Now, after marrying an Australian, traveling around the world, and moving cities within my own country, my pantry and refrigerator could host a UN dinner and include many appropriate necessities. I might not be able to be in South Africa’s Kruger National Park every weekend, but if I add a bit of Braai salt or Peri Peri rub, I might trick my taste buds into thinking they’ve arrived while simultaneously leaving my passport untouched. Bringing travel into our daily life keeps the aromas, tastes, and memories alive for years to come.

There have been times I built a full meal inspired by a travel journey. Often complete with reminiscing conversation, geography lessons, and sometimes even the dream to return, we fill our bellies with delicious treats as well as our souls with the quest for journey and growth of adventure.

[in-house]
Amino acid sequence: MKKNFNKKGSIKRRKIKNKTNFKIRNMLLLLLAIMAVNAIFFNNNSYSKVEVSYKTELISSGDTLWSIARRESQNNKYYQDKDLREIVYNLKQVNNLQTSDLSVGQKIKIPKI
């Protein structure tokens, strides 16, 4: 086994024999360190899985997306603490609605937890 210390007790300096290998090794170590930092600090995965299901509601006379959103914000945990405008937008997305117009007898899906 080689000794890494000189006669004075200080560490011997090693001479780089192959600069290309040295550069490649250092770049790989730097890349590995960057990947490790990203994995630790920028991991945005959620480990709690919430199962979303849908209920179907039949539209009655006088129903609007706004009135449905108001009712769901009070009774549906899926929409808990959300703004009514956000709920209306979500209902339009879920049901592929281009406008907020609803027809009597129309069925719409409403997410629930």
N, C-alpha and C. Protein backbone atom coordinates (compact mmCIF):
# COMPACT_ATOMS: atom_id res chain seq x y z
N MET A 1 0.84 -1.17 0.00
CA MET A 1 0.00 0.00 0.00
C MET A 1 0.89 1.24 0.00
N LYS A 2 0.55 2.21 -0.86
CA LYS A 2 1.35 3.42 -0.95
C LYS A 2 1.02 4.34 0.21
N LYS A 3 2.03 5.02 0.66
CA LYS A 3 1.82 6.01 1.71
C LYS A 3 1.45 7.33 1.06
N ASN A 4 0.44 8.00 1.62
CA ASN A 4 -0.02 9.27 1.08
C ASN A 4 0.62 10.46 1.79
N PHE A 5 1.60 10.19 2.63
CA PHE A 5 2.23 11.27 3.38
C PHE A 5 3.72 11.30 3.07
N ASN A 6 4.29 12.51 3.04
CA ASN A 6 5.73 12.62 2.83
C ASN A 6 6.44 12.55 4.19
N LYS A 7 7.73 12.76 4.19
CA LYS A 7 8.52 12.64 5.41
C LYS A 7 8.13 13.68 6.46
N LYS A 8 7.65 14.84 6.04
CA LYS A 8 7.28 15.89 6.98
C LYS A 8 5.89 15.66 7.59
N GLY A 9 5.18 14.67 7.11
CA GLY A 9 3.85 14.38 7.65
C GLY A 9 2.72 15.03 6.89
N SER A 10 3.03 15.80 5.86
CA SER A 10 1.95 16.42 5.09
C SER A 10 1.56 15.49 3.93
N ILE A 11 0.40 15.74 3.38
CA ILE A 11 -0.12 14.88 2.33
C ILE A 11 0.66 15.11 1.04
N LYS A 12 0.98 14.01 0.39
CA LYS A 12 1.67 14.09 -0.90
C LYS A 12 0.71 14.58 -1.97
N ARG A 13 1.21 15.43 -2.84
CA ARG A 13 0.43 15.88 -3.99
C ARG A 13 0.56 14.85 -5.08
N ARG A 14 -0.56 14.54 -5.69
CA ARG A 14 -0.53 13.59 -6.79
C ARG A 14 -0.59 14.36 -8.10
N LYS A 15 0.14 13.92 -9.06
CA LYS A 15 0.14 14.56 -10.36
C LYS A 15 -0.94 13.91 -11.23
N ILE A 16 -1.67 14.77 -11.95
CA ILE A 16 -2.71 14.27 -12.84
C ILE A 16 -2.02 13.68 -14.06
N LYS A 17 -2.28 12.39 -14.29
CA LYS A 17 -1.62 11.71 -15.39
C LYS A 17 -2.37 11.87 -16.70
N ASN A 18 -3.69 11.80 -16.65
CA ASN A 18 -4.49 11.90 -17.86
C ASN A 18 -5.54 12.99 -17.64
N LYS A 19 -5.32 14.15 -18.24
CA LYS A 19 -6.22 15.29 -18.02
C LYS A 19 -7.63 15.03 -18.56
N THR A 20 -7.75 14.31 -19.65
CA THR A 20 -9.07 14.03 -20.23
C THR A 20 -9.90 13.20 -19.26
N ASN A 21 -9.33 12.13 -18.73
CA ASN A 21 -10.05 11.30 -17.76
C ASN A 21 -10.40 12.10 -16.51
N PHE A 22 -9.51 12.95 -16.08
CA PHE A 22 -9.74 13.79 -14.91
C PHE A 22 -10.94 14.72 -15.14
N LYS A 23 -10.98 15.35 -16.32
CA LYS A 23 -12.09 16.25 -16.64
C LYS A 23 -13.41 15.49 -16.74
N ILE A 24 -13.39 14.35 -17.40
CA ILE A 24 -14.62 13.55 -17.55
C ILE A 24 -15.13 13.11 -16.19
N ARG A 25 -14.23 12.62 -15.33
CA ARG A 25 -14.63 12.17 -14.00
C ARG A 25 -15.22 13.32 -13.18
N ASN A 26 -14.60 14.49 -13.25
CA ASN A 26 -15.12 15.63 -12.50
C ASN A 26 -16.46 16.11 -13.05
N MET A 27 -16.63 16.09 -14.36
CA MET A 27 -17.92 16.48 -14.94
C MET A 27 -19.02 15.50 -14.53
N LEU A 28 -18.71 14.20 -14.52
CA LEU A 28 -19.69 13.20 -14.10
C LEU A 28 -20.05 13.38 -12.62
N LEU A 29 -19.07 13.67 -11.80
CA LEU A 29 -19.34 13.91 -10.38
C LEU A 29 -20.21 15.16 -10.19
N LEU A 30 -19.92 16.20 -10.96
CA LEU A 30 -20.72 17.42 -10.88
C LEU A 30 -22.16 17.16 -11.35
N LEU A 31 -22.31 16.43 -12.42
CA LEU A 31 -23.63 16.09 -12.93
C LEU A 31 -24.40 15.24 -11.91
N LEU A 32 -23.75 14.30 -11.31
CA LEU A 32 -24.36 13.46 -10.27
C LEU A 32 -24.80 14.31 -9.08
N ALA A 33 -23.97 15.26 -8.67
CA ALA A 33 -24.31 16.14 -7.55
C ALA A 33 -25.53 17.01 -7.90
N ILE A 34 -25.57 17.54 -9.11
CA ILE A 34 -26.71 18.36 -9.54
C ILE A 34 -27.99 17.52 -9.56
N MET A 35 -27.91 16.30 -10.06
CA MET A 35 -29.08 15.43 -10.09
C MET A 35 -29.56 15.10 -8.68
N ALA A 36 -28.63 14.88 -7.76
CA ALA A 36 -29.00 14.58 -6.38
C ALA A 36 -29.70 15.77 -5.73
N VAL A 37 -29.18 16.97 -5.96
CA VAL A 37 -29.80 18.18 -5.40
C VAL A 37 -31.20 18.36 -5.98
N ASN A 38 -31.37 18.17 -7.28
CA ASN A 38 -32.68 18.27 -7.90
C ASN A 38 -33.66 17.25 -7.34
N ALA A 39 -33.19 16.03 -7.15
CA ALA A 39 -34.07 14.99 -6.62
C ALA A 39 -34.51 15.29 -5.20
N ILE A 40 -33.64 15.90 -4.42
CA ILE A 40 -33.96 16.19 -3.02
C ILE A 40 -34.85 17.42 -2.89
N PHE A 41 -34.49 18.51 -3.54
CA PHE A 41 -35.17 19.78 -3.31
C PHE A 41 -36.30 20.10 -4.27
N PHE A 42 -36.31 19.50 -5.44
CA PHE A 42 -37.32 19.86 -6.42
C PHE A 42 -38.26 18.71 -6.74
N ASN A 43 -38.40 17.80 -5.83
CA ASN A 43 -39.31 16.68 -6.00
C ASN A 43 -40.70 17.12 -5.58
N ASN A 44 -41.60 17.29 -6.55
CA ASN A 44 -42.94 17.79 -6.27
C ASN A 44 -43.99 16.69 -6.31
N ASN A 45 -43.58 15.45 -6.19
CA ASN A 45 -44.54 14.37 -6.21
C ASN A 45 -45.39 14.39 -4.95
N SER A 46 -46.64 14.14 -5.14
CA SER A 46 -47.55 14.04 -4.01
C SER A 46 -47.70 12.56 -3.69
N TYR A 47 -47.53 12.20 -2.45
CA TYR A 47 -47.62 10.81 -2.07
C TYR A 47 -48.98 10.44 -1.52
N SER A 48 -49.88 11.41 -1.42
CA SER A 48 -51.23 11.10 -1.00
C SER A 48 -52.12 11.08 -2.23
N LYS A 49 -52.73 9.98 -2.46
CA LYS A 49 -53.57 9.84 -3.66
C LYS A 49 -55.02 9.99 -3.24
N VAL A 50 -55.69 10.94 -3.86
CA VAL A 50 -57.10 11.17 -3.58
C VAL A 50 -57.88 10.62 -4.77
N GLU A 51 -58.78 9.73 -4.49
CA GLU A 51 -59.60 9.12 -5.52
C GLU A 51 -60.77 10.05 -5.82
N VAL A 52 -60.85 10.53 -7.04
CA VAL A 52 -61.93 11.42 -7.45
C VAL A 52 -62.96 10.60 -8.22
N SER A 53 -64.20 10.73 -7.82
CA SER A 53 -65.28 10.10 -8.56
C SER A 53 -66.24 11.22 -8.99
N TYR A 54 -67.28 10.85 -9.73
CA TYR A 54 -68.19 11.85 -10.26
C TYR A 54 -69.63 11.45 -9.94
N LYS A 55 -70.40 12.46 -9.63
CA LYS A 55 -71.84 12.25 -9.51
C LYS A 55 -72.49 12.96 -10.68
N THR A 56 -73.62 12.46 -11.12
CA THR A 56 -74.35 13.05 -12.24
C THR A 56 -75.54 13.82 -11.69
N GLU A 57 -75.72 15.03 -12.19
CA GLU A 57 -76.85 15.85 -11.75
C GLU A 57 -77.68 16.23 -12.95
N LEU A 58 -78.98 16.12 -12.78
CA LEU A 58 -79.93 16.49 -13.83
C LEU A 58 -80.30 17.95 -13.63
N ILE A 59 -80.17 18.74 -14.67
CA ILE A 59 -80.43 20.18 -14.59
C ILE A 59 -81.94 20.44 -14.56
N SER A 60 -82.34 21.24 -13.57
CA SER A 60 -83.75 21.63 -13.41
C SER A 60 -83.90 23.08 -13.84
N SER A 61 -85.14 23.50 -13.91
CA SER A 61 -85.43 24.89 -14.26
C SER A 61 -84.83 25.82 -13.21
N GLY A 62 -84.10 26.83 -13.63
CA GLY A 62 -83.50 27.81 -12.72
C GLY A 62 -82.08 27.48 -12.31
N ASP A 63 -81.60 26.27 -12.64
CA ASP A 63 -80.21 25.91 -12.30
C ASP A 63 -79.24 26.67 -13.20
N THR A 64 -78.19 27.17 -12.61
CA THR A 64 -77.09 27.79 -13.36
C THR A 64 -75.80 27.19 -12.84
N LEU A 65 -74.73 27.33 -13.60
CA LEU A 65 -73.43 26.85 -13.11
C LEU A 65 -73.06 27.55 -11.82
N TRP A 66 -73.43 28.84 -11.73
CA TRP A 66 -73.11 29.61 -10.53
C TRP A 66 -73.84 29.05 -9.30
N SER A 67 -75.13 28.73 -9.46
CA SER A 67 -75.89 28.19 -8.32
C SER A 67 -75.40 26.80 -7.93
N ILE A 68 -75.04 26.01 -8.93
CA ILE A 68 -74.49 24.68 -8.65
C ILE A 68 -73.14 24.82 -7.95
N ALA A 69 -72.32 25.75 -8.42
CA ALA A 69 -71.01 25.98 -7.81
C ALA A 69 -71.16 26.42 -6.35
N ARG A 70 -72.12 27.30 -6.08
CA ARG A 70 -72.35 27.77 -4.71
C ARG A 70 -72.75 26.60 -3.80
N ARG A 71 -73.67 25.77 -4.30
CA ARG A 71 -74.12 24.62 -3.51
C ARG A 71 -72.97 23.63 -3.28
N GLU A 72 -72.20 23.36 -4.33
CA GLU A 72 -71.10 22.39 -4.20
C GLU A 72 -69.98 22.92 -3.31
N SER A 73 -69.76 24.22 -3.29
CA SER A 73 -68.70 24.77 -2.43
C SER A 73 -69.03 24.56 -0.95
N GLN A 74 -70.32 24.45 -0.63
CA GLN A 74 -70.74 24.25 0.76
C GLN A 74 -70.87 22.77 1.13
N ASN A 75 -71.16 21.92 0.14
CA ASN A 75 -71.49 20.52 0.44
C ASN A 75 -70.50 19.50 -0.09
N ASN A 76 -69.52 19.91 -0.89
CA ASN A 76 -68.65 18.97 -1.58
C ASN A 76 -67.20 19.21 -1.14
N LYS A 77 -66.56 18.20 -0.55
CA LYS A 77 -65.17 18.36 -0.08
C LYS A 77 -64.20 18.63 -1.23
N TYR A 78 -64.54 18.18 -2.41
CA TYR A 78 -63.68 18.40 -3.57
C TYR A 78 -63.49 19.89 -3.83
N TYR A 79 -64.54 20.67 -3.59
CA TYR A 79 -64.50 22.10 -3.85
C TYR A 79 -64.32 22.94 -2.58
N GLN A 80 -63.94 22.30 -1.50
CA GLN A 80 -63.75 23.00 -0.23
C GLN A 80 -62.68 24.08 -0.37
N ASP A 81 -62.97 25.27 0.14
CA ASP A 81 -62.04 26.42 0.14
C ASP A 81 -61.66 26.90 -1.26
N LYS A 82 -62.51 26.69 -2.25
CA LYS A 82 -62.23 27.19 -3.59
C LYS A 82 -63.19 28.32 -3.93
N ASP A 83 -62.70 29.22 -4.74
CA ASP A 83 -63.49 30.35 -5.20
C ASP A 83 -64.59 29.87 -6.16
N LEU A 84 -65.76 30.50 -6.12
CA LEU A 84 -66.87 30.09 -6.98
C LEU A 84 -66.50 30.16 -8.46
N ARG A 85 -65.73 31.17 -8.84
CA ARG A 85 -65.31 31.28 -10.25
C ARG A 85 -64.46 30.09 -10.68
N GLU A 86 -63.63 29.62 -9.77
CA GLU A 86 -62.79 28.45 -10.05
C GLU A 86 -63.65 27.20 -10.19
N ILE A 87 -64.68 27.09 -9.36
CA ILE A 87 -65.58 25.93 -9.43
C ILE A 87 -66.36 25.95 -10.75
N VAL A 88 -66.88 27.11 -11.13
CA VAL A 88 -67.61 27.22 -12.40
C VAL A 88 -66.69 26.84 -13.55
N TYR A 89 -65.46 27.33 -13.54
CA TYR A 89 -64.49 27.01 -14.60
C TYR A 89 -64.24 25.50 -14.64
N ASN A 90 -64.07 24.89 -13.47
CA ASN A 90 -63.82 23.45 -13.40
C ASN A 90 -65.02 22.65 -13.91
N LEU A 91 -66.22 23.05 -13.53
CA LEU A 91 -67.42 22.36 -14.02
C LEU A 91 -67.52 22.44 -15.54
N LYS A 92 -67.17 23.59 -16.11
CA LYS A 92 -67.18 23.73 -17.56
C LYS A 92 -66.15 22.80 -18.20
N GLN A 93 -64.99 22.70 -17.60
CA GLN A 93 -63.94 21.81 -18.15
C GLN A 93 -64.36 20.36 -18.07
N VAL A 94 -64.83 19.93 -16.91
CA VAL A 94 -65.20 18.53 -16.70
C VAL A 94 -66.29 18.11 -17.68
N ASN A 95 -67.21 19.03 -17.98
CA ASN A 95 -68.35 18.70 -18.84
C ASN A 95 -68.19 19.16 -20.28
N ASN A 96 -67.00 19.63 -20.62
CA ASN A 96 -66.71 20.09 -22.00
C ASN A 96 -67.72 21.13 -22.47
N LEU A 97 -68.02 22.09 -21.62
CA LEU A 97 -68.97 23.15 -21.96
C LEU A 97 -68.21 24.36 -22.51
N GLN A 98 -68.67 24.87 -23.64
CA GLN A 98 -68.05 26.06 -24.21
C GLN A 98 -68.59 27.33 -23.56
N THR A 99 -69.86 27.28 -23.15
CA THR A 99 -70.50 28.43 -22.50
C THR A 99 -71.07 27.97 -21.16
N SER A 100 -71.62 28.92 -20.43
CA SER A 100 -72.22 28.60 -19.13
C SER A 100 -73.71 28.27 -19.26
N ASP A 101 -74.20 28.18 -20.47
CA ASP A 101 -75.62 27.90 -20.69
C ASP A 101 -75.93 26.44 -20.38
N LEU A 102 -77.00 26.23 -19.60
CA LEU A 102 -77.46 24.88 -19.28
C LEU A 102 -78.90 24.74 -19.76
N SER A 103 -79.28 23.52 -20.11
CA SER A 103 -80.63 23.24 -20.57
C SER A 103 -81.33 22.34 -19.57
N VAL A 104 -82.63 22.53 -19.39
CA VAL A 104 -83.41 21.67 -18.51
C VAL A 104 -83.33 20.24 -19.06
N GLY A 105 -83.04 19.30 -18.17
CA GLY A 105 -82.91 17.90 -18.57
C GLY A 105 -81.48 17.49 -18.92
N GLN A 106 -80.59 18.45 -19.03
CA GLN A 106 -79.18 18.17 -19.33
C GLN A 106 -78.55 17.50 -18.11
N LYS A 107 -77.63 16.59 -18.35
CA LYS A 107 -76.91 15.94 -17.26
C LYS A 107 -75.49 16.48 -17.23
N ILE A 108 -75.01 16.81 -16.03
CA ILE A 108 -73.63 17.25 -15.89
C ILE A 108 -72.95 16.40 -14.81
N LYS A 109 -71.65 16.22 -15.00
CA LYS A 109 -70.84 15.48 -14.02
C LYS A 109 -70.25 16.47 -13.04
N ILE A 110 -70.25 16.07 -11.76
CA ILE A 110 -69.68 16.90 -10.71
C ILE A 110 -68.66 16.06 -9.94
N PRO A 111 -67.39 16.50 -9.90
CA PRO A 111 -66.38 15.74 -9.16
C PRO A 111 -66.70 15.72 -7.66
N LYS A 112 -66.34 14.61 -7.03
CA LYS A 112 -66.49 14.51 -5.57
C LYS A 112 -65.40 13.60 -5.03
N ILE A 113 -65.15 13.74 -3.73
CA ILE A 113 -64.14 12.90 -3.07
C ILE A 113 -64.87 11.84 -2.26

Costa Rica motivated me to add of Lizano® sauce and try our take on gallo pinto. Reliving our visits to Melbourne’s Queen Victoria Night Market saw us sourcing Columbian arepas to recreate a moment in time.

Arepas

Arepas–a Columbian recipe that the author first tasted in Melbourne, and then found again while visiting New York. Photo by Stacey Ebert

After exploring Istanbul, we now seek neighborhood markets filled with the scents of flatbreads, falafel, and fabulous treats. Between the Turkish market, Asian market, and Mexican grocery store nearby, we are transported to those places again, plus we often bend the ear of a local who may make suggestions for other ideas to add more to our own cupboards. Culinary conversation allows us to travel without leaving the comfort of our kitchen.